> So, yes, I'd argue that our Task #3 would be better implemented in Python, alone, but our goal here is 
> not to build the best or most efficient solution, but to demonstrate our understanding of the command 
> line utilities in combination.

Thanks for the detailed and helpful reply, Chris. I really appreciate it and what you're saying makes sense.

I only mention Perl specifically as it seems like it was an early evolution of sh, awk and sed. From 
wikipedia:

> "The Perl languages borrow features from other programming languages including C, shell script (sh), AWK, 
and sed" 

So in the case of the assignment, we could conceivably use something like bc for the numerical component?

Assignment 2: Permissible Software

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From: Christopher M.
Date: Mon 11th May, 4:27pm
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"Lee de Byl"                               wrote:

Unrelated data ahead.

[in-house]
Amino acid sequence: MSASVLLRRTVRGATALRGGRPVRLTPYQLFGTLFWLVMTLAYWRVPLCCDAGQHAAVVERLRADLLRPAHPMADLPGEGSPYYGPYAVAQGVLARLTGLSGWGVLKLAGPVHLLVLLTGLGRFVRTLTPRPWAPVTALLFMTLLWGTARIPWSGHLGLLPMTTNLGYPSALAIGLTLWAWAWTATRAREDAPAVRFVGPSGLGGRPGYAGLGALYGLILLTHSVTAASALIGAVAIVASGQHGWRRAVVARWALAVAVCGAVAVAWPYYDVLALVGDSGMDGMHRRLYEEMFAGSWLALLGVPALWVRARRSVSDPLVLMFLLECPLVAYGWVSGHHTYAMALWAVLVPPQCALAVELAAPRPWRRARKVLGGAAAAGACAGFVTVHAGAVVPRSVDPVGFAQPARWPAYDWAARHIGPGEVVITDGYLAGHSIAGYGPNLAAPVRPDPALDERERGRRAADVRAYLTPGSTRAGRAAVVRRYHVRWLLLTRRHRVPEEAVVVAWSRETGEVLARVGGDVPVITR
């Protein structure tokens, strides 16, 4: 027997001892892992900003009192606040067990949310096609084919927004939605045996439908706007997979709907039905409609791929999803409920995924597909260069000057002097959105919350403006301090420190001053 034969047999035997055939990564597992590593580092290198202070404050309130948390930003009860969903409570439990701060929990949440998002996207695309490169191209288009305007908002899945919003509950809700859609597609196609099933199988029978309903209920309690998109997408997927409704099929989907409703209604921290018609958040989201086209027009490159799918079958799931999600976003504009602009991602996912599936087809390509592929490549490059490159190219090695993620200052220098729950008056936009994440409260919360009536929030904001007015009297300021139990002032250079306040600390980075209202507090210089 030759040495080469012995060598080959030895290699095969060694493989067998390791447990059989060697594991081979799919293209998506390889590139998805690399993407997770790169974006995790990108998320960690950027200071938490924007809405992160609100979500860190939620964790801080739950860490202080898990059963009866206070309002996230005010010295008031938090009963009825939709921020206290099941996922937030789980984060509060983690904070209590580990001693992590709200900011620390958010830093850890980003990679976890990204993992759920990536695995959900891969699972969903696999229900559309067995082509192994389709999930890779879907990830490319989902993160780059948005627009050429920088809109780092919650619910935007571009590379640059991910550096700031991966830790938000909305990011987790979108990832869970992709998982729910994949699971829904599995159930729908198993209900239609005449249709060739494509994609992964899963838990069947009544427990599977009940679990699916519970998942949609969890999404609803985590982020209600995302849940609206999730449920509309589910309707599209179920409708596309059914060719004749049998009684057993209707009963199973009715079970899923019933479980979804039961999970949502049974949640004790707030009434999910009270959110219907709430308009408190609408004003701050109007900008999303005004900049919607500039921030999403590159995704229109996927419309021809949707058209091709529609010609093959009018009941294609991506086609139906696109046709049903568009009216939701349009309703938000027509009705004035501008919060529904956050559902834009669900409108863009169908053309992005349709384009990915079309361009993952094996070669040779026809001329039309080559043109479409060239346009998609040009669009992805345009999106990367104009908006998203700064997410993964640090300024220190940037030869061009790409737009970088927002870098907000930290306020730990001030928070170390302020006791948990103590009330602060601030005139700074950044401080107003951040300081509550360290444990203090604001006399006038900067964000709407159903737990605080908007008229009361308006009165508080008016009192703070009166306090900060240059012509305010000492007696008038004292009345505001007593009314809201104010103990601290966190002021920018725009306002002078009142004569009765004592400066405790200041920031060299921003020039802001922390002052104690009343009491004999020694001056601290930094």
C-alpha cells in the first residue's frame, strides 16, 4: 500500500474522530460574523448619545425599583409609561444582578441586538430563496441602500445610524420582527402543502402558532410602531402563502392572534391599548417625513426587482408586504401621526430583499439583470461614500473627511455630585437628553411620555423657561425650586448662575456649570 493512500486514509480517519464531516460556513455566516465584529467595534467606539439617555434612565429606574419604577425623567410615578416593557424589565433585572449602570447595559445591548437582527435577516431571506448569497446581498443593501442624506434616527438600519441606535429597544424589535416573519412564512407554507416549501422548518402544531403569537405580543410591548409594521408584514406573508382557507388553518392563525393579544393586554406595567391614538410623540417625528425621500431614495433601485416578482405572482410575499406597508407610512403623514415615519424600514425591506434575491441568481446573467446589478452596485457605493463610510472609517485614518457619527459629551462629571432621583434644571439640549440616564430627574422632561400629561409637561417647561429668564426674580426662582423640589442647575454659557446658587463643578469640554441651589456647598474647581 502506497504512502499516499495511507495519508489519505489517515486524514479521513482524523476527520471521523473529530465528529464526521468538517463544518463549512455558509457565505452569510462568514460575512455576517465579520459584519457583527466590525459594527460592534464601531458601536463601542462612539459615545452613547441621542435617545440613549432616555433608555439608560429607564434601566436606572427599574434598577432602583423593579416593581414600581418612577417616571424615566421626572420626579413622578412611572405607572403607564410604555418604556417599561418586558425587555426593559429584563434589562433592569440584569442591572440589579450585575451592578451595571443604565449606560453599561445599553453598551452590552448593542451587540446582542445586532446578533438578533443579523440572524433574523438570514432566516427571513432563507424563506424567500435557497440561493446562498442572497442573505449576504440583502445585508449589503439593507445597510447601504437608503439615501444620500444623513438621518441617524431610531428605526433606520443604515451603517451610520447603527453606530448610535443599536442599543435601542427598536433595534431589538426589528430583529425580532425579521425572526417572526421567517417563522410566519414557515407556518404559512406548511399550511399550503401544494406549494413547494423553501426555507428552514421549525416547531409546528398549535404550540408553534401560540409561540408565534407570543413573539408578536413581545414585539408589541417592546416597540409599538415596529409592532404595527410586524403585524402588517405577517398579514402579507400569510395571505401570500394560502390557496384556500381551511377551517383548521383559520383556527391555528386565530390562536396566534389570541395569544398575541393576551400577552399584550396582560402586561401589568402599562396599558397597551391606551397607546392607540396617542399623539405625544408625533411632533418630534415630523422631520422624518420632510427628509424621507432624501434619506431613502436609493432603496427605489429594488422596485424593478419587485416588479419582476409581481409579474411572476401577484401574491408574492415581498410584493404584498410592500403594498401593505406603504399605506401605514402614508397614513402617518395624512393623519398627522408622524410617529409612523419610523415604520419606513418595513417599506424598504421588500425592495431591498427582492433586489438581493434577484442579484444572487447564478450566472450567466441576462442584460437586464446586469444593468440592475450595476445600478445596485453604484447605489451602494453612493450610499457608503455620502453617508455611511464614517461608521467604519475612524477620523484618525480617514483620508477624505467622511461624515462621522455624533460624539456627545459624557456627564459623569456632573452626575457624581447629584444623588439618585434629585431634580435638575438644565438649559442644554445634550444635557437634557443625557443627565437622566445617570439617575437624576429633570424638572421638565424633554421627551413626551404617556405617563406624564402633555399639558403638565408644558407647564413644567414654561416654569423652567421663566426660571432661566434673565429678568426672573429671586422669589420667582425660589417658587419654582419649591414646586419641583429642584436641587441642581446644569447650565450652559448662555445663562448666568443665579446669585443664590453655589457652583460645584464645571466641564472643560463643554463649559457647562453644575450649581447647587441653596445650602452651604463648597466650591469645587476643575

> Thanks for the detailed and helpful reply, Chris. I really appreciate it and what you're saying makes sense.
> 
> I only mention Perl specifically as it seems like it was an early evolution of sh, awk and sed. From 
> wikipedia:
> 
> > "The Perl languages borrow features from other programming languages including C, shell script (sh), AWK, 
> and sed" 


Hi Lee,

Yes, Perl was an attempt to build a massive single language, a swiss-army-knife, that could do everything.
It's still popular amongst the shrinking band of people that can actually read Perl scripts,
but its overloaded use of punctuation (in contrast to Python's English words) will deter new users.

Actually, I remembered your question, again, when I read this article this morning:

  https://developers.slashdot.org/story/20/05/10/0438239/massive-python-survey-reveals-popularity-of-linux-and-pycharm-just-10-still-using-python-2

It speaks of the growth in using Python for system's administration.

 
> So in the case of the assignment, we could conceivably use something like bc for the numerical component?

Yes, or even just expr for basic integers.